“This upgrade is a ‘green light’ to invest more in our fast-growing economy,” he said. “More foreign direct investments (FDIs) means more jobs, increased productivity and higher incomes for our people. FDIs will help sustain our rapid growth and make it more inclusive.”

Dominguez said the latest credit rating upgrade “is a direct result of the President choosing to invest his political capital wisely in difficult but game-changing reforms” such as the

TRAIN Law and the shift from quantitative restrictions (QRs) to tariffs on rice imports.

President Duterte’s “sustained high approval ratings are complemented by credible, third-party affirmations of his decisions, such as that of S&P,” he noted.

“Even when critics were noisy, President Duterte chose to throw his full support behind meaningful reforms because these would benefit the Filipino people. For this, we also recognize the efforts of the House of Representatives and the Senate in passing critical legislation,” Dominguez said.

He said the S&P upgrade puts the Philippines above countries like Italy, Portugal and Indonesia; just a notch below countries like Spain and Malaysia; and on the par with countries like Mexico, Peru and Thailand.

Dominguez pointed out that in its report, S&P also cited TRAIN for increasing the government’s ability to fund public investments with less reliance on borrowings.

“When we do borrow, we prioritize official development assistance or ODA as it has cheaper and longer terms of repayment as opposed to borrowing from private capital markets,” he noted.

He said S&P also expressed confidence in the Duterte administration’s quick and decisive steps last year to tame inflation, which has decelerated to 4.4 percent in January and further slowed down to 3 percent in April, or well within the government’s target range of 2-4 percent.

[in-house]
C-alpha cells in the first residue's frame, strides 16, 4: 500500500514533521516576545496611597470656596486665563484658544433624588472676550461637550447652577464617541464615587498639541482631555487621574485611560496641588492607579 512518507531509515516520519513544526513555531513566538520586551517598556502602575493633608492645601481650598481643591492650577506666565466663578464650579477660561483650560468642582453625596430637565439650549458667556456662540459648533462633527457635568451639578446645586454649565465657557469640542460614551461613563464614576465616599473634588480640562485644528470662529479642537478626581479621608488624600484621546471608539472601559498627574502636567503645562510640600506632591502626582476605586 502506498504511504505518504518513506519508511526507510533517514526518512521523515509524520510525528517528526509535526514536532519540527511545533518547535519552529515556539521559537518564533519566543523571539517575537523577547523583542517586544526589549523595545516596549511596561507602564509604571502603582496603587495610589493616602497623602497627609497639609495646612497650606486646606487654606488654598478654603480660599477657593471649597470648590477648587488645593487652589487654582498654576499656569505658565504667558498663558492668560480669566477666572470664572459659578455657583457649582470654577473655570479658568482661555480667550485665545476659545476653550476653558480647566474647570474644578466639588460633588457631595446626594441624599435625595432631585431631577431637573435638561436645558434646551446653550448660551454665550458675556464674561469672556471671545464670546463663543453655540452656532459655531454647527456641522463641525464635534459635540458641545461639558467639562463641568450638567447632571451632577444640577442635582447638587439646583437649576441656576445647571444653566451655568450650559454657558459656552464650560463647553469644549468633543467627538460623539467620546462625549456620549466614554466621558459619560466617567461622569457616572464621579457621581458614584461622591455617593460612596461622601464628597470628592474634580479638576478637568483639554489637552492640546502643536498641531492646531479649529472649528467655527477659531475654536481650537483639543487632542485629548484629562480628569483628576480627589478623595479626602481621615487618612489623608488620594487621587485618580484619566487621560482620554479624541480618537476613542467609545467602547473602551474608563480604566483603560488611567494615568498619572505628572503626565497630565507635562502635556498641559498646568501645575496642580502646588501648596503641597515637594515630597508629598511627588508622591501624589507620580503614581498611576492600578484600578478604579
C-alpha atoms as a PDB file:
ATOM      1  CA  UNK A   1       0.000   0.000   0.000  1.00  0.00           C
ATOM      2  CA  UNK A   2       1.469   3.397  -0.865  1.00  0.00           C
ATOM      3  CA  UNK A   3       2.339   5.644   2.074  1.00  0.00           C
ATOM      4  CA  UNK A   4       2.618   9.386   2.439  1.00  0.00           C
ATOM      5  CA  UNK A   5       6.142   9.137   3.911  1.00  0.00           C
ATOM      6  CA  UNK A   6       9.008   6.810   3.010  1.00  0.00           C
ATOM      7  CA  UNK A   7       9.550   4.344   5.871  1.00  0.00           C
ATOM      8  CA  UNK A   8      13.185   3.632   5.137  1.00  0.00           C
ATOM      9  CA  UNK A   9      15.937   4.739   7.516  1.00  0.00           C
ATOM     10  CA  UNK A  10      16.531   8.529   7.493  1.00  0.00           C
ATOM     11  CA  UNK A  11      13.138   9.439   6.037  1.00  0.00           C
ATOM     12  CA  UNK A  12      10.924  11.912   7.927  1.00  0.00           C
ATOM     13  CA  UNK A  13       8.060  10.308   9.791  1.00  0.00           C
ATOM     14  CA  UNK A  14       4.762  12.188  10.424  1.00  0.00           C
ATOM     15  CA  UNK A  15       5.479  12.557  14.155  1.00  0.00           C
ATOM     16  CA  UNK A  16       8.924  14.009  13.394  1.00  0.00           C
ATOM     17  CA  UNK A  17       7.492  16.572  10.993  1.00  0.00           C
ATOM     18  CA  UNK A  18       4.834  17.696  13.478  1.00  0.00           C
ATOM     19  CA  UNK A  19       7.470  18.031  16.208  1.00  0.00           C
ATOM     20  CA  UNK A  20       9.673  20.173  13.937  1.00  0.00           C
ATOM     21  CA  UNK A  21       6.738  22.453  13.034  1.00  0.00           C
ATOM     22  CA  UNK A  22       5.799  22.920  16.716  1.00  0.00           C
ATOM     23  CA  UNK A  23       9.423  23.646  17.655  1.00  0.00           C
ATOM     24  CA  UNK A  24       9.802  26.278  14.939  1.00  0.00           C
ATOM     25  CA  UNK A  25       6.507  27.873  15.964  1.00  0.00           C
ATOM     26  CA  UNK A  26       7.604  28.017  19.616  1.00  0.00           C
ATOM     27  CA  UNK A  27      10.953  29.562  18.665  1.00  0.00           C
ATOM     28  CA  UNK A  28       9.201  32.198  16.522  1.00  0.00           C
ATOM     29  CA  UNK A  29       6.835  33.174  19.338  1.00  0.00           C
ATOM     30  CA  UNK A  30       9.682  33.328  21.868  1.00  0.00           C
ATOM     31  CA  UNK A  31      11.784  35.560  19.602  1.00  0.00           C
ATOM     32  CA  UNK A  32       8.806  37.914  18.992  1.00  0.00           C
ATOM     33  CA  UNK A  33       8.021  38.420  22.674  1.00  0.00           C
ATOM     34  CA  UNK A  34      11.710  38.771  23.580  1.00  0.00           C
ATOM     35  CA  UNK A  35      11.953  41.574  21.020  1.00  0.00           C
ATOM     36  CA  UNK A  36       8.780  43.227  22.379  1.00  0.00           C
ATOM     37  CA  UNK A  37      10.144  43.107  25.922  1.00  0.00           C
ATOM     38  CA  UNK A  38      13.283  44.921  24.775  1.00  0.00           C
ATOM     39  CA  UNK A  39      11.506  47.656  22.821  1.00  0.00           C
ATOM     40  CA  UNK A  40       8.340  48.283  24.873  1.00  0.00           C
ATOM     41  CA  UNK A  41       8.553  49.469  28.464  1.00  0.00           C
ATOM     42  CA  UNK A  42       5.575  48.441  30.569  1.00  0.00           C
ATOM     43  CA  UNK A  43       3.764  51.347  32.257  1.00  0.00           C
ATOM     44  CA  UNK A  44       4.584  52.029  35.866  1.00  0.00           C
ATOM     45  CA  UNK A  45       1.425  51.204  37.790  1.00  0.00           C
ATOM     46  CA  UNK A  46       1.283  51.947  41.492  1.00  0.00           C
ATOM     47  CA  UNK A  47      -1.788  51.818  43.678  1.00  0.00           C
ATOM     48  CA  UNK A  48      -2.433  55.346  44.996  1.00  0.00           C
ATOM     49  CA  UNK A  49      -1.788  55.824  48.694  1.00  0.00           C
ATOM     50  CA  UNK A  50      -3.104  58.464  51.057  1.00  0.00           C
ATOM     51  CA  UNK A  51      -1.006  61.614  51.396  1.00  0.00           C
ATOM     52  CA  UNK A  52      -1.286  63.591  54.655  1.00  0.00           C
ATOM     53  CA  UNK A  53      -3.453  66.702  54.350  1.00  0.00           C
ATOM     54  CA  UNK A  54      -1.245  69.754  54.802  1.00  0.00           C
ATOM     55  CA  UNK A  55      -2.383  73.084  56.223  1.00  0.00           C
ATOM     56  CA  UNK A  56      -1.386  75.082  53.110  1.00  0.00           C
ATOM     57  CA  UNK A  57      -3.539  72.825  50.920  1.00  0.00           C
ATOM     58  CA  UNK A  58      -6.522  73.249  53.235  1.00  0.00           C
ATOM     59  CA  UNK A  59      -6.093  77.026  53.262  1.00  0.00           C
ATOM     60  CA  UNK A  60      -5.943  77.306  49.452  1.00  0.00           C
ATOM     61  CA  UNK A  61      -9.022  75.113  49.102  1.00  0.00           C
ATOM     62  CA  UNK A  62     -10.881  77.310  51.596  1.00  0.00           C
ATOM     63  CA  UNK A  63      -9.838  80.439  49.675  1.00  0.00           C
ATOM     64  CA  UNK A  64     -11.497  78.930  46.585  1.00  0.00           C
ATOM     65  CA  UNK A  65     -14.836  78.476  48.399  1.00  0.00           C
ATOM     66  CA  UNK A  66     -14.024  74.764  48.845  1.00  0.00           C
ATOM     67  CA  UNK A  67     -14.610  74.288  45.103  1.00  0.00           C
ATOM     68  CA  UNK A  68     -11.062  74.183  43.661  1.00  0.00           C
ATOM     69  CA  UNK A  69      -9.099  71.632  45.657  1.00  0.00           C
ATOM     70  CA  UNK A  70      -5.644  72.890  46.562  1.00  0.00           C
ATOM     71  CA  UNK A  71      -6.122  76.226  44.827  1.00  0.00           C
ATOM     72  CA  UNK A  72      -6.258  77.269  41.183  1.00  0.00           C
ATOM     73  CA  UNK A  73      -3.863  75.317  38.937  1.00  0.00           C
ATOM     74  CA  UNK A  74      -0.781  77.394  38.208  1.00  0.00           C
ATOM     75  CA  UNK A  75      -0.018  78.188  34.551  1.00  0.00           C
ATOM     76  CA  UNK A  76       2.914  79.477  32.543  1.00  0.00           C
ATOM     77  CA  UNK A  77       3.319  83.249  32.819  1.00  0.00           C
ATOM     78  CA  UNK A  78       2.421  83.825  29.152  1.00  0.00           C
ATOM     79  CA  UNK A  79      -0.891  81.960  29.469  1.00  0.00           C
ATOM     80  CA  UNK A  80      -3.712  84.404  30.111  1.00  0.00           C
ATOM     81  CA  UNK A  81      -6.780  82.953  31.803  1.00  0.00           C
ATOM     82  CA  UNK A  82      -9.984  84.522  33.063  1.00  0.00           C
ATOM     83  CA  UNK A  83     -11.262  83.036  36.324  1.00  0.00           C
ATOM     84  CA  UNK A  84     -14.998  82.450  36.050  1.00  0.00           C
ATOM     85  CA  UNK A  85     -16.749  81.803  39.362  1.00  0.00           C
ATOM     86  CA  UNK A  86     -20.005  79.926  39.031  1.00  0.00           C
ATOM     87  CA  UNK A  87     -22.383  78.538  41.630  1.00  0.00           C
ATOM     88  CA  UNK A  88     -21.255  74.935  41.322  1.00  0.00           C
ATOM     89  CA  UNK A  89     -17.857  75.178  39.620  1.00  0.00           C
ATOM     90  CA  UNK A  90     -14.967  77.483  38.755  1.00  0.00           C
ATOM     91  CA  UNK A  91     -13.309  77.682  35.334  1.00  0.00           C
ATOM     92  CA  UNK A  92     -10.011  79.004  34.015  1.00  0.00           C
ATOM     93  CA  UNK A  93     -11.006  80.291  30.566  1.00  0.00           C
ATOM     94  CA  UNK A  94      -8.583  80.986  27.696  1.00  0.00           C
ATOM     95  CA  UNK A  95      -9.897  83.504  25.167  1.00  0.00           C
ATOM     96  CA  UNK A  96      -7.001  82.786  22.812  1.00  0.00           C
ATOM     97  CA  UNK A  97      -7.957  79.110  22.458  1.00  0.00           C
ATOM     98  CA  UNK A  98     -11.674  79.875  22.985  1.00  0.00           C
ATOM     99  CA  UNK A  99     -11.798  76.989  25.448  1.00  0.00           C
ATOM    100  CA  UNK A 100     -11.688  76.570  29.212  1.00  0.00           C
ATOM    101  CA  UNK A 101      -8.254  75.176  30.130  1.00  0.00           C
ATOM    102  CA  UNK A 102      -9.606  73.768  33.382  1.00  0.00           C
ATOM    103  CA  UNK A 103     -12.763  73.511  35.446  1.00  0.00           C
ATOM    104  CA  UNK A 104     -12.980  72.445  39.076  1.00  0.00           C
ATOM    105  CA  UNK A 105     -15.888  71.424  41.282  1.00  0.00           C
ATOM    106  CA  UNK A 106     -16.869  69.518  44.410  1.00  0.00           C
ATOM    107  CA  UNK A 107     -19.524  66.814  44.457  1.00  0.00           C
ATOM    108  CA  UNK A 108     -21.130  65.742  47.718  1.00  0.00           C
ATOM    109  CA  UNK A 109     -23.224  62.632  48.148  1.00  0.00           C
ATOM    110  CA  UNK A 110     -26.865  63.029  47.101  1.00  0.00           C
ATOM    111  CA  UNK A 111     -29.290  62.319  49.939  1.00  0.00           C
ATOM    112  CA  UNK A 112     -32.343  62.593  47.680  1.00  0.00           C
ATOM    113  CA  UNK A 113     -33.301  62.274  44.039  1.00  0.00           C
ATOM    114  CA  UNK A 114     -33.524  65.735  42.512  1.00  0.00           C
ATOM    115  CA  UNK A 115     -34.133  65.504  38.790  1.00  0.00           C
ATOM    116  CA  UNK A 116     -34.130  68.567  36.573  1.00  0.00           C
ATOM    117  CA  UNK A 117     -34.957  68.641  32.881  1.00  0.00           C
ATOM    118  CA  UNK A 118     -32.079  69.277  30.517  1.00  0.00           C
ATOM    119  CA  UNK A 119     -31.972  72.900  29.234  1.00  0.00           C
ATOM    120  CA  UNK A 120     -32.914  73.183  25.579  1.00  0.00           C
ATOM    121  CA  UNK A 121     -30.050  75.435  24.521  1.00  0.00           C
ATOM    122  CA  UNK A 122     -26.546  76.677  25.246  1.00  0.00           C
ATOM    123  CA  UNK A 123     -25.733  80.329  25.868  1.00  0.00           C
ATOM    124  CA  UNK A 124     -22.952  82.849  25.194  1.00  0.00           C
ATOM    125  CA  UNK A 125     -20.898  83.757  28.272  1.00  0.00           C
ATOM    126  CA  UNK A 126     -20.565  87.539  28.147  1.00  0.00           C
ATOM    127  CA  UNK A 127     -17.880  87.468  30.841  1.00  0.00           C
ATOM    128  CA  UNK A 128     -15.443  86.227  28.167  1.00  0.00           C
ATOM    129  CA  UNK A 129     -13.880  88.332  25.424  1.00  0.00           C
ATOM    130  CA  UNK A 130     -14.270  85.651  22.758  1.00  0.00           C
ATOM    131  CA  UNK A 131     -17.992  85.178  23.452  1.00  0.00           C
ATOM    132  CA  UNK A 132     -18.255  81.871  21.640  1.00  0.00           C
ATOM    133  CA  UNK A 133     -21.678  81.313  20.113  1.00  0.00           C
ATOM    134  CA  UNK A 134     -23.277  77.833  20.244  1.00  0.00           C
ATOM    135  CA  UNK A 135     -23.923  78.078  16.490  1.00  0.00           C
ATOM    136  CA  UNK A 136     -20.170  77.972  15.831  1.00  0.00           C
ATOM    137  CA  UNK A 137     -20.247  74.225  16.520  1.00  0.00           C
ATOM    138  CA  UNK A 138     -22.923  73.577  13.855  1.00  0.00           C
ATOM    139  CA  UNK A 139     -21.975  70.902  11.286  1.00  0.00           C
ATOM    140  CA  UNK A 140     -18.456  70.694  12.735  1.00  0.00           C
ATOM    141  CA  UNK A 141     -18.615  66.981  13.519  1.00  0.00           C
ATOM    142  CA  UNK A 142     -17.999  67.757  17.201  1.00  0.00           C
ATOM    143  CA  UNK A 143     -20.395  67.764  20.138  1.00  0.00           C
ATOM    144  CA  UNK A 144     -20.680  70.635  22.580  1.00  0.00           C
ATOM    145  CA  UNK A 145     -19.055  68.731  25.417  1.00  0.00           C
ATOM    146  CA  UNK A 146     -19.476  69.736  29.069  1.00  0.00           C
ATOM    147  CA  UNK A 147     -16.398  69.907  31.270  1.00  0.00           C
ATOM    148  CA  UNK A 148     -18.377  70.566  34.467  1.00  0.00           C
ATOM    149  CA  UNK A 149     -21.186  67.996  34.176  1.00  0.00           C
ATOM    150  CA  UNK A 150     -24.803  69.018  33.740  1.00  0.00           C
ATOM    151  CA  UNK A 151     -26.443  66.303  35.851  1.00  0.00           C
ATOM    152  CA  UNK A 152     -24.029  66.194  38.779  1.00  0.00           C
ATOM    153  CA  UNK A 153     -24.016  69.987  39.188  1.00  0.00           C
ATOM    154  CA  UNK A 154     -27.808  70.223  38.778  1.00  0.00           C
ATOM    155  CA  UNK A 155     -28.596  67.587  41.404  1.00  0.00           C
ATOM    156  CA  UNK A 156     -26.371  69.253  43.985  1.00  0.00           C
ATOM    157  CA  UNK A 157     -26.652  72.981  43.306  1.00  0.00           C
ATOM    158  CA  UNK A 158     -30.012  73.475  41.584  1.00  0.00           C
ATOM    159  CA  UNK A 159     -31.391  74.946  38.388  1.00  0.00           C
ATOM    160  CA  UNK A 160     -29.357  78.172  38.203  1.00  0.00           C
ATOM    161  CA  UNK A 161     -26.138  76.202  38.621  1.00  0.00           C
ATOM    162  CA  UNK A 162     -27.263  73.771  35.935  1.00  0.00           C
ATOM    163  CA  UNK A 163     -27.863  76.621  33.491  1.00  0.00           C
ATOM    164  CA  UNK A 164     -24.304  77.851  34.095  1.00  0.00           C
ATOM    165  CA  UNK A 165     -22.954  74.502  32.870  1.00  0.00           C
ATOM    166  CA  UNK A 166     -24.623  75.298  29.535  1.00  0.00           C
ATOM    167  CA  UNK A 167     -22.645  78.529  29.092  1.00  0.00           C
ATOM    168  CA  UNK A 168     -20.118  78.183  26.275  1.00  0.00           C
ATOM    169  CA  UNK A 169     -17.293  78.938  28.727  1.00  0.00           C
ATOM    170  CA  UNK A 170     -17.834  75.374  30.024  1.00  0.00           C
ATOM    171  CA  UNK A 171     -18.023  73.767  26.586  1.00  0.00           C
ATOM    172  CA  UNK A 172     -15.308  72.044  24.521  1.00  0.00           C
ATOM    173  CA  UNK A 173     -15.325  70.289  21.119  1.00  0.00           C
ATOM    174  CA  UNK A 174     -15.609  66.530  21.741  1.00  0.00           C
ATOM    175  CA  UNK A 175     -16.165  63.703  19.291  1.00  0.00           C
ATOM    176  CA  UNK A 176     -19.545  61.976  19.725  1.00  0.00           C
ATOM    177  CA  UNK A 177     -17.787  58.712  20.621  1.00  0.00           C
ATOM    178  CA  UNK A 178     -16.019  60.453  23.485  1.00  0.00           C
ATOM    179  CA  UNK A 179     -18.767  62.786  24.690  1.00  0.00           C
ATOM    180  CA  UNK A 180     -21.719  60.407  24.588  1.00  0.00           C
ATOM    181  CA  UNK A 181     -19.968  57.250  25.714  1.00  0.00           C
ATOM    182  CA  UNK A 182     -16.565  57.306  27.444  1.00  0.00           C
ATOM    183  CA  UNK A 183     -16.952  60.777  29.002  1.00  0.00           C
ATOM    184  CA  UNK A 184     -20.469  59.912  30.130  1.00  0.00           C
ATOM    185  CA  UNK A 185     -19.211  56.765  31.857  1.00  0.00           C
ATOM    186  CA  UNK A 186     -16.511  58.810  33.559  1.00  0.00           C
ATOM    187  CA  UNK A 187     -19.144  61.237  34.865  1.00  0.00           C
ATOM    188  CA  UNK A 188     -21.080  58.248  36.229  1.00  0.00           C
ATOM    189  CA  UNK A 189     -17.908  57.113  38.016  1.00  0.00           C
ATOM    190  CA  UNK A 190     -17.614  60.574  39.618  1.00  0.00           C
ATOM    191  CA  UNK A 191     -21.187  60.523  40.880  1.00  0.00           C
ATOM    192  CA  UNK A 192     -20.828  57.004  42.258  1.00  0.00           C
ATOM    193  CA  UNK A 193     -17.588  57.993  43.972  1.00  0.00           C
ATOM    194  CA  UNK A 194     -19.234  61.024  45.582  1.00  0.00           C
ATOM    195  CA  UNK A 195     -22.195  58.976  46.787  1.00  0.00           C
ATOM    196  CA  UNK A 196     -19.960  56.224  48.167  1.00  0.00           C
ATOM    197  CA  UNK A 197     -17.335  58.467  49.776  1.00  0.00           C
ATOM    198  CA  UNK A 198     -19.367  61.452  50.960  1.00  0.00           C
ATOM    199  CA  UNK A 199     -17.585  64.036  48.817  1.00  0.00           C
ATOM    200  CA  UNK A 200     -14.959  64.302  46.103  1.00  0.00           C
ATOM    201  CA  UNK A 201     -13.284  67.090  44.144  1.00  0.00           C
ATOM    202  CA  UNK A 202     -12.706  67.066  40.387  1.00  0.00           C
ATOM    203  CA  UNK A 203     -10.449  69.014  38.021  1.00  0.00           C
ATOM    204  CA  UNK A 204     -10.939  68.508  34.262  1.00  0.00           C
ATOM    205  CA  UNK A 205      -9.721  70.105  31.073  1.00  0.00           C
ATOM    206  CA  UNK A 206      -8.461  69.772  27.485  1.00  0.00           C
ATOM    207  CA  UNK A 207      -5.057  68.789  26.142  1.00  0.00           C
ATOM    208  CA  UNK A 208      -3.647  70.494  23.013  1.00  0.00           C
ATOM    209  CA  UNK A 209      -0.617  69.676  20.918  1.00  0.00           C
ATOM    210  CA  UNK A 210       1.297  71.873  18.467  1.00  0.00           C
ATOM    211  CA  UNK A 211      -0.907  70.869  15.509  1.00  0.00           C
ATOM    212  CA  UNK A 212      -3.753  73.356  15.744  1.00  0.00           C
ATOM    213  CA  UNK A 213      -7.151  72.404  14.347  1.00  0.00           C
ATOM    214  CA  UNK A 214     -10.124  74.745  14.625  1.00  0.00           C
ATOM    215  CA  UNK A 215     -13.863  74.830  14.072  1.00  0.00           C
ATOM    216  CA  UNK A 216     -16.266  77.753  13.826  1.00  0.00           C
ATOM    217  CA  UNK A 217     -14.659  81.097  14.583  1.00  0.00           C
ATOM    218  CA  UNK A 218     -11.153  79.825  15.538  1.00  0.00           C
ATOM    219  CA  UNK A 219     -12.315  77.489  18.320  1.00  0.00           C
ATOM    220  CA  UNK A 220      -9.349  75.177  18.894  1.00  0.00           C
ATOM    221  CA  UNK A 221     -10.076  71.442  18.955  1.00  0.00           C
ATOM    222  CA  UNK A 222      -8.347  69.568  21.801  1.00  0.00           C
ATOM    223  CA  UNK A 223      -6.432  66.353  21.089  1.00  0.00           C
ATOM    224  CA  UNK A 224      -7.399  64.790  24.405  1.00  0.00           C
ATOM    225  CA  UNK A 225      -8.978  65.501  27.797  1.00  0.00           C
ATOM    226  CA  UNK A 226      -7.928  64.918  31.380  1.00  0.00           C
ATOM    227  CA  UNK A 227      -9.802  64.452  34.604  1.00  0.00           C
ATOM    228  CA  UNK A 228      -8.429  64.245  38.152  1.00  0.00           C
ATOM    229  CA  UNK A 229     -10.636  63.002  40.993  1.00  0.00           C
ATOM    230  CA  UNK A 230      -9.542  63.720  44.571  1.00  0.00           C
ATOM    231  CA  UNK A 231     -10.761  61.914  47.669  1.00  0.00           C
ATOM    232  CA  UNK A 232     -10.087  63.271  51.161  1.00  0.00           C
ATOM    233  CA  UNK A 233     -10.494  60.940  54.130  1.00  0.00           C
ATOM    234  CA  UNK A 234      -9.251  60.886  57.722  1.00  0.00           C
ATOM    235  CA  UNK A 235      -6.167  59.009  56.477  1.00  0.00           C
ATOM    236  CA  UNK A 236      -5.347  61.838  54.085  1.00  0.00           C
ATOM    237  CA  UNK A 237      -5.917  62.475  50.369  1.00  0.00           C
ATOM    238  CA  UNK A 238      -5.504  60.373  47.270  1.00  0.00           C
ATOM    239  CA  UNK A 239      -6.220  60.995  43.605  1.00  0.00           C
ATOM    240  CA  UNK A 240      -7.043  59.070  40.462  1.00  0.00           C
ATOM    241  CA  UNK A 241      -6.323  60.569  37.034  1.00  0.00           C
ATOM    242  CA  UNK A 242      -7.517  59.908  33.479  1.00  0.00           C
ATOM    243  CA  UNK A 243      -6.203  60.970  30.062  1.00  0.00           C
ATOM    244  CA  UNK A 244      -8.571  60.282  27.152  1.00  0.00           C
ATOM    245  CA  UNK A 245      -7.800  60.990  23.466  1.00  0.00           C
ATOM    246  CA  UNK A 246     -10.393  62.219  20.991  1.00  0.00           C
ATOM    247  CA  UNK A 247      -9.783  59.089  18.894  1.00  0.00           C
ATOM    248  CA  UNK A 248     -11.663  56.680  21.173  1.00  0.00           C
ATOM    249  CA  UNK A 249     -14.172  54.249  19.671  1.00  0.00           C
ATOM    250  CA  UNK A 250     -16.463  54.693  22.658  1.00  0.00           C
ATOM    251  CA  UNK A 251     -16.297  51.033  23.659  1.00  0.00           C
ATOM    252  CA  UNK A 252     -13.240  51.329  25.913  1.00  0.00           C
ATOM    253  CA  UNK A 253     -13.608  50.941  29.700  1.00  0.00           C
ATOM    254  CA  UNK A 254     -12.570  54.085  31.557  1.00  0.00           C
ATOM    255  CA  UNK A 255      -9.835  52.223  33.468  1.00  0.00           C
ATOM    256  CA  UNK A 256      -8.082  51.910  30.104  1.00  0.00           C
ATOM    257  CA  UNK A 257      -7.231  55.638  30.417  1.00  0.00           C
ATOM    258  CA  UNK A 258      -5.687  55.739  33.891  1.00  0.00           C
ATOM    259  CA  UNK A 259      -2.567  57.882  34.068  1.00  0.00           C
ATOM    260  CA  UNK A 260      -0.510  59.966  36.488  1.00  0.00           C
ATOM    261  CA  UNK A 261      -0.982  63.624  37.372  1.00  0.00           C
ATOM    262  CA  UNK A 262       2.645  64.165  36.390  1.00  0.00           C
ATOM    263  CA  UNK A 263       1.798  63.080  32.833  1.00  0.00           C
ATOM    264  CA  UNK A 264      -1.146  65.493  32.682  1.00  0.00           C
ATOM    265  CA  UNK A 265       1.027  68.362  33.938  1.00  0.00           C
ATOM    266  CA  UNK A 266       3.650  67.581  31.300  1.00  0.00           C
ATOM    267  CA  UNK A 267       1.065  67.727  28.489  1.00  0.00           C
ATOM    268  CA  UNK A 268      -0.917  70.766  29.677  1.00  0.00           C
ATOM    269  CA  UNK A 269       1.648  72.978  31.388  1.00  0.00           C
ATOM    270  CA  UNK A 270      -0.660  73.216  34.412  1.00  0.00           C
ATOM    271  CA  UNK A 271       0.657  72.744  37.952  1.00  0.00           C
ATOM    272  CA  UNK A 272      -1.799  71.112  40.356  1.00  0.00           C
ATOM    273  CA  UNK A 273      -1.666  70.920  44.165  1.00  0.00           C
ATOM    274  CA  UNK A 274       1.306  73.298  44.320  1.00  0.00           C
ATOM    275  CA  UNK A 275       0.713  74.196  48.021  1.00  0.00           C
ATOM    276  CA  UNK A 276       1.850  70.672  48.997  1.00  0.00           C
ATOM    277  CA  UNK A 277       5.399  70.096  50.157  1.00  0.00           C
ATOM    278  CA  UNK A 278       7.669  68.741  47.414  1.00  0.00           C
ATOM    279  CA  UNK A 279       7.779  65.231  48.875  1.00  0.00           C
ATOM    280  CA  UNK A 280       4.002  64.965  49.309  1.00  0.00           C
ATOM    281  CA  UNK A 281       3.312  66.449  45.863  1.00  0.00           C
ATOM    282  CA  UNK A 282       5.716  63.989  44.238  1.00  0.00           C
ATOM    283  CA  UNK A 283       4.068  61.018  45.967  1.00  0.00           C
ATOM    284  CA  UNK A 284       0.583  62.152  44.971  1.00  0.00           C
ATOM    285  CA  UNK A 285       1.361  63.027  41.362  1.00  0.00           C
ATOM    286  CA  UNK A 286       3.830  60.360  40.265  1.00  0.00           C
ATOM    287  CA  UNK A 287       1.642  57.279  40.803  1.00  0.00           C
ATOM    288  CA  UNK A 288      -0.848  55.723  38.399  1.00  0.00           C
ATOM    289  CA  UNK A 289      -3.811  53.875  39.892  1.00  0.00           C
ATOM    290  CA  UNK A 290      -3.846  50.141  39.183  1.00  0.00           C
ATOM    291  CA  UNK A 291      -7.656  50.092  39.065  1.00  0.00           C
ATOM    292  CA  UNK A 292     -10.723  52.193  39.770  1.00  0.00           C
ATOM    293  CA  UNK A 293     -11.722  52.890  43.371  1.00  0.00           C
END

The current account deficit was also viewed by S&P as a positive factor, as it is largely “investment-driven” and the result of the increase in imports of machinery and equipment for the “Build, Build, Build” program, Dominguez said.

Given this improved credit standing, he said the country must now continue to harness one of its competitive advantages – its young and skilled labor force – which is why the government is sustaining investments in education and healthcare.

He also cited the need to pass the Tax Reform for Attracting Better and High-Quality Opportunities (TRABAHO) bill, which aims to lower the corporate income tax (CIT) rate and rationalize fiscal incentives, and the rest of the packages under the. Comprehensive Tax Reform Program (CTRP) to complete the process of making the tax system simpler, fairer and more efficient.

Dominguez also said S&P views as positive signals to further strengthen the economy and increase institutional effectiveness the timely approval of subsequent national budget bills by the Congress and increased participation in the capital markets, which is among the priorities of the Bangko Sentral ng Pilipinas (BSP).